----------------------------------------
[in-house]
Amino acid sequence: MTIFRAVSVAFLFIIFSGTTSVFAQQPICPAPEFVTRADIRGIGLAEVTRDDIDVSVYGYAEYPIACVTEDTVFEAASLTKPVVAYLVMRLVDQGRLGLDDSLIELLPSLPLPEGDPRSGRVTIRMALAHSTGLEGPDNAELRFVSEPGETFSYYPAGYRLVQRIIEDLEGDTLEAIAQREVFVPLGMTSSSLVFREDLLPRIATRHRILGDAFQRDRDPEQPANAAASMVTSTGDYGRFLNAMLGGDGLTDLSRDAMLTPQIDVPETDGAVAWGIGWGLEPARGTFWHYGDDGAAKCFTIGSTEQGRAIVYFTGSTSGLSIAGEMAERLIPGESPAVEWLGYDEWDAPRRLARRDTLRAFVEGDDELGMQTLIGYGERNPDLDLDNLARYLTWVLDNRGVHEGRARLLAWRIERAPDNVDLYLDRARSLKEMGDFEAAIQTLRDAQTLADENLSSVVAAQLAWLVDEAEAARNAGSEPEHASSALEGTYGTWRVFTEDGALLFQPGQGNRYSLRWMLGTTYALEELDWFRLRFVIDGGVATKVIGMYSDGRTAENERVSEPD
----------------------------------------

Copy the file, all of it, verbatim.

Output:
[in-house]
Amino acid sequence: MTIFRAVSVAFLFIIFSGTTSVFAQQPICPAPEFVTRADIRGIGLAEVTRDDIDVSVYGYAEYPIACVTEDTVFEAASLTKPVVAYLVMRLVDQGRLGLDDSLIELLPSLPLPEGDPRSGRVTIRMALAHSTGLEGPDNAELRFVSEPGETFSYYPAGYRLVQRIIEDLEGDTLEAIAQREVFVPLGMTSSSLVFREDLLPRIATRHRILGDAFQRDRDPEQPANAAASMVTSTGDYGRFLNAMLGGDGLTDLSRDAMLTPQIDVPETDGAVAWGIGWGLEPARGTFWHYGDDGAAKCFTIGSTEQGRAIVYFTGSTSGLSIAGEMAERLIPGESPAVEWLGYDEWDAPRRLARRDTLRAFVEGDDELGMQTLIGYGERNPDLDLDNLARYLTWVLDNRGVHEGRARLLAWRIERAPDNVDLYLDRARSLKEMGDFEAAIQTLRDAQTLADENLSSVVAAQLAWLVDEAEAARNAGSEPEHASSALEGTYGTWRVFTEDGALLFQPGQGNRYSLRWMLGTTYALEELDWFRLRFVIDGGVATKVIGMYSDGRTAENERVSEPD